You might have some gifted salespeople; but are they really right for the business? Are they fully aligned to your organisation’s vision, values, culture and goals, or are they there just to add to their bank balance?

A team of mercenaries might boost your sales in the short term, but they’ll always be on the lookout for their next big score and will happily move from job to job to ensure that happens.

Instead, look at hiring employees who share your own vision, values and goals. This way, you’ll have a better chance of retaining your talented staff and building a team that works for the long-term success of your organisation.

"Having trust in your sales team is an important part of a successful company culture and, perhaps just as importantly, being a good leader, too."

4. Teach the importance a customer-led approach

As we mentioned earlier, customers are smart, savvy and not to be underestimated.

They’ll have done their research, have looked at reviews online, spoken to friends and will probably know more about the strengths and weaknesses of your product than you do! They’ll be ready for your glossy sales pitches; so instead, offer a customer-centric approach that put their needs ahead of your need for sales.

5. Highlight the importance of a healthy work-life balance and time management

There’s no getting away from the fact that there’ll be days when your team will need to burn the midnight oil to make things happen. But it’s also important to recognise the hard work they put in to chase those leads and make those sales, too.

If your sales team are travelling further and starting or finishing later than usual, ensure that they’re given the opportunity to get some time back – perhaps in the form of a late start, early finish or being able to work from home from time-to-time (if they have the facilities to do this, of course!).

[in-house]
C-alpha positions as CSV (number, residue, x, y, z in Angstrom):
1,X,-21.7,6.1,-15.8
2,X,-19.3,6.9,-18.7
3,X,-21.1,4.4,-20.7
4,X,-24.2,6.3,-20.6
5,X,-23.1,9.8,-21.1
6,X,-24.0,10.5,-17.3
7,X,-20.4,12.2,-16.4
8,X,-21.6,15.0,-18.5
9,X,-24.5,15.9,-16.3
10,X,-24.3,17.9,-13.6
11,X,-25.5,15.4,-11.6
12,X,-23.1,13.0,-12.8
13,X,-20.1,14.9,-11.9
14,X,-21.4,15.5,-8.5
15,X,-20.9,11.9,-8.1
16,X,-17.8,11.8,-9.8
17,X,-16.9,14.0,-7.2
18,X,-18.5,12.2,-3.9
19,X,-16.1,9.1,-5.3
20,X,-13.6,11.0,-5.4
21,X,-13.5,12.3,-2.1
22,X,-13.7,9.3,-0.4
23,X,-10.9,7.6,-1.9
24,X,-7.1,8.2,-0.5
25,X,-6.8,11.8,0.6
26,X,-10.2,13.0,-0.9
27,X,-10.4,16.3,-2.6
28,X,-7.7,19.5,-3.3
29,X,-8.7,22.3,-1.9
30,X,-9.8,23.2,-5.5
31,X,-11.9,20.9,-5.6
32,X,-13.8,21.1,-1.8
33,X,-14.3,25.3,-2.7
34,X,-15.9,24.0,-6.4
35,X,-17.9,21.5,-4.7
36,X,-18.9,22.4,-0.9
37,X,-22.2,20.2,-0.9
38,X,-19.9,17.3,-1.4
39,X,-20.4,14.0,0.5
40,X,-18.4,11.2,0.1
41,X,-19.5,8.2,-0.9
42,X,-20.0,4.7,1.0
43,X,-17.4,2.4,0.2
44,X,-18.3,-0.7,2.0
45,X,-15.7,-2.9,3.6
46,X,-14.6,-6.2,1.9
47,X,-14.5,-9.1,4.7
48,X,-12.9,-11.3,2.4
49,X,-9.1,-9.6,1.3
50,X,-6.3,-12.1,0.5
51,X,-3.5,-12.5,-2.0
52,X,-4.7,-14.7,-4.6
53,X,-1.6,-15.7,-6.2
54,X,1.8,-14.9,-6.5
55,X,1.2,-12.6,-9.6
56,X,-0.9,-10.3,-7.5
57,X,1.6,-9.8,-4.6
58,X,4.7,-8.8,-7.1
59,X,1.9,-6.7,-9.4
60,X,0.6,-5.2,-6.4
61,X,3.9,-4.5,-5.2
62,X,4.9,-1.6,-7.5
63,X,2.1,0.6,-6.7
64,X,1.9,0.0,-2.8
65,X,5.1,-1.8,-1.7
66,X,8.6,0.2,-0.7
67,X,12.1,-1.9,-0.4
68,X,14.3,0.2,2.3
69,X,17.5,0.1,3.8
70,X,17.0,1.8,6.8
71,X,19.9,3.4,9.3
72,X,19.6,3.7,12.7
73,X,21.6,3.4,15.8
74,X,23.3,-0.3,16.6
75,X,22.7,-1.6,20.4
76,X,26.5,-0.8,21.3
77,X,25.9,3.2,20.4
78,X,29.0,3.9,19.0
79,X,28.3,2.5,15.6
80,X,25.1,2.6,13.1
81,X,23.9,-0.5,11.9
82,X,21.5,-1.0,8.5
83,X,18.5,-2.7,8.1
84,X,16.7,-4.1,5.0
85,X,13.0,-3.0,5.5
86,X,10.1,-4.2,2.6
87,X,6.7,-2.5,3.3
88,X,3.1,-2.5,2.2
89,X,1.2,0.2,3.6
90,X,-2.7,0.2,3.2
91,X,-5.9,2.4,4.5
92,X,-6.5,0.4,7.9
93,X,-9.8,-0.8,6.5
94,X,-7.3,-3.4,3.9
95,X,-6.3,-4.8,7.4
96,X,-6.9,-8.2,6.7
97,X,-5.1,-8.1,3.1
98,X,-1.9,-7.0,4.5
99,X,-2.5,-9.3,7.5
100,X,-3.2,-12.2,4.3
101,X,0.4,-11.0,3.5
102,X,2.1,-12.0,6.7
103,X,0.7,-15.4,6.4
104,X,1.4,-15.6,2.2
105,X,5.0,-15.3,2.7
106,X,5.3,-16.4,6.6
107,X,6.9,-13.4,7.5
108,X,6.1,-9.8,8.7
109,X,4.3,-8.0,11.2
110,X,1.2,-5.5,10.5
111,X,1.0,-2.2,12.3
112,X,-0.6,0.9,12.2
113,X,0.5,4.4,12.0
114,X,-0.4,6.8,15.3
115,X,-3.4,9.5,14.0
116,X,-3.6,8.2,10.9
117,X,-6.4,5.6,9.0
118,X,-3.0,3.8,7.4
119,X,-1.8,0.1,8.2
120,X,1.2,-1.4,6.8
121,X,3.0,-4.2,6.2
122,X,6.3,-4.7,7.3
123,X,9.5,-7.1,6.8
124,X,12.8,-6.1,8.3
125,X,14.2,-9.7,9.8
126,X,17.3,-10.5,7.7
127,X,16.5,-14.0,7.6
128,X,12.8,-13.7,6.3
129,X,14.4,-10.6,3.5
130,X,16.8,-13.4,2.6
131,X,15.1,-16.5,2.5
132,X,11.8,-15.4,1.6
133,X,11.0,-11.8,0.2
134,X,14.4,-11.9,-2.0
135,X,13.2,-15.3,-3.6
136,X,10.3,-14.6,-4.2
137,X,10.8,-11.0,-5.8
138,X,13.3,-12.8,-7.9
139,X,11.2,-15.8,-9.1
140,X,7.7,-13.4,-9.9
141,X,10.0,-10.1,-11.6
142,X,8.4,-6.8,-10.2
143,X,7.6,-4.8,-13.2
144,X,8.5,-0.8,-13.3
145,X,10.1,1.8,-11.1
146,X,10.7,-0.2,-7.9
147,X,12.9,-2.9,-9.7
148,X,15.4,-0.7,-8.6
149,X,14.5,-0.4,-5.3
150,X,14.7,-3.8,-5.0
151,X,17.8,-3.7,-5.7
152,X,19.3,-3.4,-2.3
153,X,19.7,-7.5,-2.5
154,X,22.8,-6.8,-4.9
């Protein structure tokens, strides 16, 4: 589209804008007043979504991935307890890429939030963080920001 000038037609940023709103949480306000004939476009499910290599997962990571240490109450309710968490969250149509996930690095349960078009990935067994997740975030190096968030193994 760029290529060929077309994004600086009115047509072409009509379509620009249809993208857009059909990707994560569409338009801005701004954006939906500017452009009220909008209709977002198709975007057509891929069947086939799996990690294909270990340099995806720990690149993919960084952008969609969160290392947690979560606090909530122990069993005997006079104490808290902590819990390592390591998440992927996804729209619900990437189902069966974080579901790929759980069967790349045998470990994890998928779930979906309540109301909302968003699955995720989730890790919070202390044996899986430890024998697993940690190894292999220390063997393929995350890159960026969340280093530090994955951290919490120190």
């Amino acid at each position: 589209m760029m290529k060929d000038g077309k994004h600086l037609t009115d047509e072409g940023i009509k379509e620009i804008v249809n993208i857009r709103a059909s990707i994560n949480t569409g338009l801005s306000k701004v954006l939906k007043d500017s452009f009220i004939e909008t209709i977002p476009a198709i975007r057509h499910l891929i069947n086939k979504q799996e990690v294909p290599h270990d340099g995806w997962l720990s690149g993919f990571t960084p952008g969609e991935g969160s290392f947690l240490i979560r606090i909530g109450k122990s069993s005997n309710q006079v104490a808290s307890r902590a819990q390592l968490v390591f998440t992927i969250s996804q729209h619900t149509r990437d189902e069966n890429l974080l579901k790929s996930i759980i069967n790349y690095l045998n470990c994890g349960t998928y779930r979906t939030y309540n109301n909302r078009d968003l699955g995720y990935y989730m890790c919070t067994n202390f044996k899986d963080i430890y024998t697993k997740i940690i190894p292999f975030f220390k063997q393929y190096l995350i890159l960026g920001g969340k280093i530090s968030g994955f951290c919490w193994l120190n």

Whilst it may seem like putting the extra hours in will be beneficial, if it becomes the norm, overworking can lead to a number of negative side effects; including stress, fatigue and poor mental wellbeing – none of which are conducive to a positive working environment!

6. The right tools and processes for the job

Are your sales team constantly losing details of conversations they have with prospective leads? Are you taking advantage of ‘Smarketing’ or do your sales team simply focus on selling stuff? Is your CRM system fit for purpose or is it more of a hindrance?

It’s sometimes the processes and systems which can be the biggest barrier to having an efficient and successful sales team.

Always try to listen and take on feedback or thoughts from your staff. They may have their own suggestions as to how things can be improved or what methods could be adopted to make the sales process more efficient and more successful.

7. Brush up on your motivational skills

If you’re managing a team whose performances are flatlining, motivating them effectively can be the key to improving their performance and closing those big deals.

However, don’t just resort to cash incentives or the prospect of a bonus to do this – that can be expensive and, to be honest, not that effective either! Brush up on your dos and don’ts of staff motivation and also take the time to understand the different personalities in your team as how they respond will depend on what they’re like as people – not just salespeople.

8. Trust in your team to deliver the goods

Last, but by certainly no means least, trust in your team to deliver the results your business needs and try not to overly-micromanage them.

It can be difficult to leave a team to their own initiative when there are targets to meet, but if you have people who are aligned with your organisation’s visions and values, they’ll want to do what’s best for the business and, of course, make the sales to boost their own standing or earnings.

Having trust in your sales team is an important part of a successful company culture and, perhaps just as importantly, being a good leader, too.